Episode 168: Accelerating Cleantech Startups with Pat Sapinsley of Urban Future Lab at NYU Tandon
Today's guest is Pat Sapinsley, Managing Director of Cleantech Initiatives at the Urban Future Lab at NYU Tandon School of Engineering. Pat and I cover her career leading up to Urban Future Lab, an overview of UFL's programs, and the criteria UFL looks for when determining which startups to back.
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What is the Urban Future Lab?
The Urban Future Lab is the center of all things climate tech in New York. We are the longest-running and most successful incubator in New York State. We're funded by NYSERDA, and your listeners might not know what that is. NYSERDA's a New York State agency that promotes energy efficiency in the use of renewable energy. They do that with something called the system benefits charge on everybody's utility bill. These bills are never transparent. Nobody knows what they're paying for, which is a bugaboo of mine.
But one of the things is to fund NYSERDA. So they have about five billion to spend on clean energy in New York State, and they use it very well. It's a brilliant and productive state agency.
And of course, NYU, we're part of NYU, so they provide our space and benefits and lots of administrative support to us. So our mission is that we help companies with market-ready solutions to climate change to scale up. Our goal is to deploy these things widely. We don't have a lot of time, so we focus on those that have solutions. Ideation is for someone else. That takes more time than we have. We're a tiny little staff, and we want to be able to see the impact of what we do. So we ask that companies only come to us with top-line revenue, some kind of market-ready ... It can be very small. It can be one or two pilots. But we just want to measure their seriousness. We want to be able to pick up the phone and call one of their customers and say, "Did they show up? Did it work? And if they didn't work, what did they do about it?" because that tells us a lot about the entrepreneur.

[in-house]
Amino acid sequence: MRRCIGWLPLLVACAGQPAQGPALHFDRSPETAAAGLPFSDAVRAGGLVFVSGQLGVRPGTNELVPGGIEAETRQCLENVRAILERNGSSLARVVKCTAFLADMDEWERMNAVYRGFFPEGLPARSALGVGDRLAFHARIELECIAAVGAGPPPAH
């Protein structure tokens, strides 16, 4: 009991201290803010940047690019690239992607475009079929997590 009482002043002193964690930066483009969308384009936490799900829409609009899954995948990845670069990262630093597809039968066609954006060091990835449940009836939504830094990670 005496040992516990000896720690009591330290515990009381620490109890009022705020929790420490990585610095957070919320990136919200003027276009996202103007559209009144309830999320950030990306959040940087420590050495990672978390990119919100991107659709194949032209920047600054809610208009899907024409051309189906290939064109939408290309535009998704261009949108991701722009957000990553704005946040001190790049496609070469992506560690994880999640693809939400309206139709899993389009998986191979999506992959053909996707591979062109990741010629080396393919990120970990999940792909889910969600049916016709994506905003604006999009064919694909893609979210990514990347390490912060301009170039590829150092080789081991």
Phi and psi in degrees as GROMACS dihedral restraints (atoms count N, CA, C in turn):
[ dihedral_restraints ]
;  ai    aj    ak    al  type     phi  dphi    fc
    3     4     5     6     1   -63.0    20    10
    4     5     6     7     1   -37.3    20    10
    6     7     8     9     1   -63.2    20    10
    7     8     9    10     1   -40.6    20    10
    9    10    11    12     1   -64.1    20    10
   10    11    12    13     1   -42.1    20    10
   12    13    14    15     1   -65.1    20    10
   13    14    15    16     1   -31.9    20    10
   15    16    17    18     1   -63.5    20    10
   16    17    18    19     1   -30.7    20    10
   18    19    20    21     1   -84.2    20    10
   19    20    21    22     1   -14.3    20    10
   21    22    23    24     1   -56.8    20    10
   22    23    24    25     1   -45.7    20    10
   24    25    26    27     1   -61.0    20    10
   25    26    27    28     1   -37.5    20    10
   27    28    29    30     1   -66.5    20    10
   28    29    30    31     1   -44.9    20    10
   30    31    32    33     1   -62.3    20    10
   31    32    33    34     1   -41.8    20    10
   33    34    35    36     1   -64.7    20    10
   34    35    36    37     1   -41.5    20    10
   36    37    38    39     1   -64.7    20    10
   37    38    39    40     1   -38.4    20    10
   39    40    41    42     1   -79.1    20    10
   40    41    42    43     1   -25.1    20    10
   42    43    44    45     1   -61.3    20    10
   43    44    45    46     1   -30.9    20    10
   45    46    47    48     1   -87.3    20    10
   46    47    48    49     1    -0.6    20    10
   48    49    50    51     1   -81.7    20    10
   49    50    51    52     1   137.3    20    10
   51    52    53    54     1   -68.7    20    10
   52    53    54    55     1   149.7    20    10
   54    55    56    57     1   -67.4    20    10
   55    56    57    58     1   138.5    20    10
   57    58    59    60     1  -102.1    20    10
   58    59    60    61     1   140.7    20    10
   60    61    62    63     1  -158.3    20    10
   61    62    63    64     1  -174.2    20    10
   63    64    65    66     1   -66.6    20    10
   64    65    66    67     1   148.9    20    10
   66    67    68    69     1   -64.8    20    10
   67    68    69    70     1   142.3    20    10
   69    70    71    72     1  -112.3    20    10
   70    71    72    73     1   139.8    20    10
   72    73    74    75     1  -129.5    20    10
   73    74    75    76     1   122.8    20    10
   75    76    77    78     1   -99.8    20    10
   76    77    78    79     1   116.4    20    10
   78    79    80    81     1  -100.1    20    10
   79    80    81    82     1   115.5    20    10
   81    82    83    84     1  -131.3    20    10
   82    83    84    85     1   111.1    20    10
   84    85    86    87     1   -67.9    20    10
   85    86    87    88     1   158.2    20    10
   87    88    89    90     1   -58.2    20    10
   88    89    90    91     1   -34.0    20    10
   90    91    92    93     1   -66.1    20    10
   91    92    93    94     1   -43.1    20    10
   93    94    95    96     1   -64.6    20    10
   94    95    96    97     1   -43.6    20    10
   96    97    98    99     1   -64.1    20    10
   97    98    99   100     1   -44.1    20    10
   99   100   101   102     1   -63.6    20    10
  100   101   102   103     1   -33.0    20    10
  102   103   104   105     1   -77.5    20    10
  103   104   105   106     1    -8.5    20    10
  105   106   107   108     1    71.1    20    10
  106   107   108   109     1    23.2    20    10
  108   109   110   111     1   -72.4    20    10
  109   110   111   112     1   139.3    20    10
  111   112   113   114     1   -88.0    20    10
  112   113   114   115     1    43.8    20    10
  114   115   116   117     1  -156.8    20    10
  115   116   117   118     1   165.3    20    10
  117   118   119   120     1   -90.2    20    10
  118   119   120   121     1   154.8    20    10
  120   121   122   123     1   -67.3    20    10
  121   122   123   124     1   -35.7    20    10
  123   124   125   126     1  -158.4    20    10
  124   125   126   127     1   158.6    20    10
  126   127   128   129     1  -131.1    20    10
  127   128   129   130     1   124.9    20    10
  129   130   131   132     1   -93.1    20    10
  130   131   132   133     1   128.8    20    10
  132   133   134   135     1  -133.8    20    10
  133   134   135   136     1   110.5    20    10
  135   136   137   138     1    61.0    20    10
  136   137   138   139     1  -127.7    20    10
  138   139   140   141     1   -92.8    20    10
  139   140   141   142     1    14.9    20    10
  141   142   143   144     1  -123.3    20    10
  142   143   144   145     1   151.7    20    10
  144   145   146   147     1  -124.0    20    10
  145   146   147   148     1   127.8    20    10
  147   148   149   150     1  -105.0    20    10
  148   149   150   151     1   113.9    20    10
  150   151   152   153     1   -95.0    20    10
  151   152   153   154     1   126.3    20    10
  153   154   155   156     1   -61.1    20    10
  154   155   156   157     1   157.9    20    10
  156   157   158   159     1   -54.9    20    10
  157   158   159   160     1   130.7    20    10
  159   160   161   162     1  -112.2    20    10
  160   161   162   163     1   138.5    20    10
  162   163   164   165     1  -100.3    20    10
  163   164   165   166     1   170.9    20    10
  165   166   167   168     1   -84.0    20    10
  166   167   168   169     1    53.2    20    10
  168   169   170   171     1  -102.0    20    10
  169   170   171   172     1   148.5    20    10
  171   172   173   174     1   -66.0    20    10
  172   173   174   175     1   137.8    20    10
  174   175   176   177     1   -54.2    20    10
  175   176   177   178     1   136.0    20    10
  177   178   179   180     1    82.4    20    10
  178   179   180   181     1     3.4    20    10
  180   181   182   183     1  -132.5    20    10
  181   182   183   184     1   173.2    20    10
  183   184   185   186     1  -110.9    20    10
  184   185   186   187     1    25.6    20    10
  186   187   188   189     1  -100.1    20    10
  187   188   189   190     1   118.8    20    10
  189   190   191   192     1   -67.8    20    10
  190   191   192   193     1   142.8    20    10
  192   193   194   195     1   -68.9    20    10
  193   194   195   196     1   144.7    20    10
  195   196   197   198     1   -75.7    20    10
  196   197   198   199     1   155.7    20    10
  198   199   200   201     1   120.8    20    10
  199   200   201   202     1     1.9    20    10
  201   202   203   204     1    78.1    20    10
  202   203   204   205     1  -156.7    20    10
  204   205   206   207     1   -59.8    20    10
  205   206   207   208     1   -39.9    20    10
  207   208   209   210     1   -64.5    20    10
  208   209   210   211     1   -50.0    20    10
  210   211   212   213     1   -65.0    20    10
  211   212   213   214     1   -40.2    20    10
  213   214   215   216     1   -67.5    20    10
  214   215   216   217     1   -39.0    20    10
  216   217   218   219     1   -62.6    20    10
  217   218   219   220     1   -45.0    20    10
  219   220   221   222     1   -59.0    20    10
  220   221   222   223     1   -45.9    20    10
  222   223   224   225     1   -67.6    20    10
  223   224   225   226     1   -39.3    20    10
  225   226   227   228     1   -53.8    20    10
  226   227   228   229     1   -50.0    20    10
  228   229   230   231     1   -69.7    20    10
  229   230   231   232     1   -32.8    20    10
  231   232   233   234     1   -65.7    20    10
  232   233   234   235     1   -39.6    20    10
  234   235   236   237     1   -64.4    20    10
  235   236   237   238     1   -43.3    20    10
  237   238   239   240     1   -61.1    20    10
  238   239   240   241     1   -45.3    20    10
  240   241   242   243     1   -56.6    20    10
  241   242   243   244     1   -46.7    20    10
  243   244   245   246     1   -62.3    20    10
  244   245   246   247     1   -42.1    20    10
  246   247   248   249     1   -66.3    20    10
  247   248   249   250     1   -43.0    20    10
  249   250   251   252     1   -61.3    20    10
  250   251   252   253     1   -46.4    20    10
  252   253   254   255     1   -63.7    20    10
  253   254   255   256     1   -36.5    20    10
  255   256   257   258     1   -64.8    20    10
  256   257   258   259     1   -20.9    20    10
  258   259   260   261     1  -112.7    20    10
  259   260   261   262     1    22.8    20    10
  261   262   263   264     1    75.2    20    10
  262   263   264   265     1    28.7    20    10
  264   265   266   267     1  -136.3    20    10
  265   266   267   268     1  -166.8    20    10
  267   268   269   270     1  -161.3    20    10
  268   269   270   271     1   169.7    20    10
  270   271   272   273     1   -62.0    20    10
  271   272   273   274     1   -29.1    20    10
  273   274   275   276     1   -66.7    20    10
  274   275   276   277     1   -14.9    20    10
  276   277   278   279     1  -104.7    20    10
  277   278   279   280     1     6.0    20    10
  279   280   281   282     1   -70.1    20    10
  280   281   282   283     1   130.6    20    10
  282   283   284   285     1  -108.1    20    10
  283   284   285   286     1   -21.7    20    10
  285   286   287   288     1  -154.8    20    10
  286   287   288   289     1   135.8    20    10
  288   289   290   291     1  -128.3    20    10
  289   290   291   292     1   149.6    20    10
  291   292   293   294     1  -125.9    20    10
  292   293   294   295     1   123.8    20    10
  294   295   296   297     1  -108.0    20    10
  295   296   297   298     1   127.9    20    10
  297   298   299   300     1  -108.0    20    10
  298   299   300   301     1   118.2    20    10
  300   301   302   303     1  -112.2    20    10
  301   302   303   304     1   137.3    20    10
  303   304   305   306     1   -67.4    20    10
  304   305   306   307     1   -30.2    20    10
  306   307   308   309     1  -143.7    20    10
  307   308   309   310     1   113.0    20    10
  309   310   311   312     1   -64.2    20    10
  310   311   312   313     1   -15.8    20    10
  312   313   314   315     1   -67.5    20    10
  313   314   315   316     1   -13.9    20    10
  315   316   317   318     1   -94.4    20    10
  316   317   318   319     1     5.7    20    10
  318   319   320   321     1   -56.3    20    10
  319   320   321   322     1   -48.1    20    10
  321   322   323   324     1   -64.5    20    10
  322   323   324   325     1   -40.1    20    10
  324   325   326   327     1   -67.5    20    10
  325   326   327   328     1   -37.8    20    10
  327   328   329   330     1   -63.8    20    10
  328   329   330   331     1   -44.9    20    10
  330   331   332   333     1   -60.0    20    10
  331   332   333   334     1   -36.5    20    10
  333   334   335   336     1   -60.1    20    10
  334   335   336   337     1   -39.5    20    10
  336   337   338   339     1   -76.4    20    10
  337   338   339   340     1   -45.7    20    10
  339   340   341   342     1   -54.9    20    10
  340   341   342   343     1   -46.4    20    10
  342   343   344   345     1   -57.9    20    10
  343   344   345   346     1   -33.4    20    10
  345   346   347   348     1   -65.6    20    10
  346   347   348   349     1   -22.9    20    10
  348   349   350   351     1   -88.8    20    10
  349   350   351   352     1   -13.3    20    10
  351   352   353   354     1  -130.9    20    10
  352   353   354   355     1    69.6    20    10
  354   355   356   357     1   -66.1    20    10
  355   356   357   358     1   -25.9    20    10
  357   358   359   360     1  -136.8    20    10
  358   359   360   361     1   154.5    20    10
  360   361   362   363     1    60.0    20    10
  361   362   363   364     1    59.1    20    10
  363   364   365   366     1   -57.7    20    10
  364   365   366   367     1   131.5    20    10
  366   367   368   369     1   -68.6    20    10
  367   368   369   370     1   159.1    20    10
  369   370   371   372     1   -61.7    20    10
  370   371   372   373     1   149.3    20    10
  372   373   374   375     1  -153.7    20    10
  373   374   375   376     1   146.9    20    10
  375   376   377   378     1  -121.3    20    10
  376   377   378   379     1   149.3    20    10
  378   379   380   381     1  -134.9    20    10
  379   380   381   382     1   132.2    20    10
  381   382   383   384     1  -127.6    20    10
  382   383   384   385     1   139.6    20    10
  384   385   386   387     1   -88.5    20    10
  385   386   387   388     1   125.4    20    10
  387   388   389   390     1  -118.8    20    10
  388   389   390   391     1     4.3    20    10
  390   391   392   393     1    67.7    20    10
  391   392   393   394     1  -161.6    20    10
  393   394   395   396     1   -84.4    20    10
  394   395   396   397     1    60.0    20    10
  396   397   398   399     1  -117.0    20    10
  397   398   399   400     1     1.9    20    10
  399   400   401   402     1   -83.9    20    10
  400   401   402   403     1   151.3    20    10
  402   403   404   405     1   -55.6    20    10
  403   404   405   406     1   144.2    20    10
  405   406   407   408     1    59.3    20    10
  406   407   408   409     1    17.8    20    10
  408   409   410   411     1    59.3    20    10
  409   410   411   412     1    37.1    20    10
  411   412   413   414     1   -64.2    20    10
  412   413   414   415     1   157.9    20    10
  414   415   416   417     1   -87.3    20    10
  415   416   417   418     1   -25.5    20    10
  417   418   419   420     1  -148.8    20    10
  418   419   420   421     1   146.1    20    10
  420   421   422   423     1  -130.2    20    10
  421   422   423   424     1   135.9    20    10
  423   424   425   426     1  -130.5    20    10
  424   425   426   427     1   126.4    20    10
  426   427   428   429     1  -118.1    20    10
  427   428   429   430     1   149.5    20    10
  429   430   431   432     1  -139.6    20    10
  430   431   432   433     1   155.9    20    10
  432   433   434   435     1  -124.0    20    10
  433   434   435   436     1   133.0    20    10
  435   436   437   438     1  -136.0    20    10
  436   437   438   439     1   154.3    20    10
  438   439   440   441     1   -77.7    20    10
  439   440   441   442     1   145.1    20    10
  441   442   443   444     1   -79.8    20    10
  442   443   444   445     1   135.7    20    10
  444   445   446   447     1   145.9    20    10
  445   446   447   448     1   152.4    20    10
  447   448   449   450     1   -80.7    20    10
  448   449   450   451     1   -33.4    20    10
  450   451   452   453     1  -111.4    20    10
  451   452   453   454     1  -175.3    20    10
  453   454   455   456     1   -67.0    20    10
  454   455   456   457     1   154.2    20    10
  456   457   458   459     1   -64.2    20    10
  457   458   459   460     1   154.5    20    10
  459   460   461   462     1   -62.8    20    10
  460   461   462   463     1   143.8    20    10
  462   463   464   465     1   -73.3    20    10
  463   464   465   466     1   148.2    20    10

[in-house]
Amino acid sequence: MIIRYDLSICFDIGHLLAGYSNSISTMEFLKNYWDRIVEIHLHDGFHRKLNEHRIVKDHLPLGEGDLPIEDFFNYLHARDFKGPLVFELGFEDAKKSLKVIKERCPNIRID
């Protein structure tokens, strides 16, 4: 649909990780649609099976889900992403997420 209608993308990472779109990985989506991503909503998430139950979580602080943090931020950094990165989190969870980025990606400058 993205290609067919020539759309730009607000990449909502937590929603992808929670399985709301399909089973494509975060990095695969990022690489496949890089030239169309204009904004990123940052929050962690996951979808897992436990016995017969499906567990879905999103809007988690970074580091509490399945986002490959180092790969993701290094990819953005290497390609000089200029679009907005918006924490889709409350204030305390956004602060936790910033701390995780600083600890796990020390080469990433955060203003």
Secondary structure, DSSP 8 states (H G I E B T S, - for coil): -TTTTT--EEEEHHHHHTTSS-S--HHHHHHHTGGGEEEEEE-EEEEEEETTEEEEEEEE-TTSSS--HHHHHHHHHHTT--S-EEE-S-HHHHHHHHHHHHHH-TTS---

So we work with companies all through the climate value chain, data, software, business model innovation, built environment, mobility, storage, distribution, controls, DER strategies, community solar, even community fuel cells. And we do less hard tech than some of our colleagues, like the wonderful Greentown Labs in Boston that you know well, because we are in New York and because the real estate cost of providing hard tech support is huge and there is something called Newlab in the Navy Yard that does that. So we don't want to reproduce what others are doing. We take no equity. We're a not-for-profit. And we have a fabulous success rate.
How do you measure your own performance as an organization? What are the key criteria or KPIs with which you evaluate performance and success?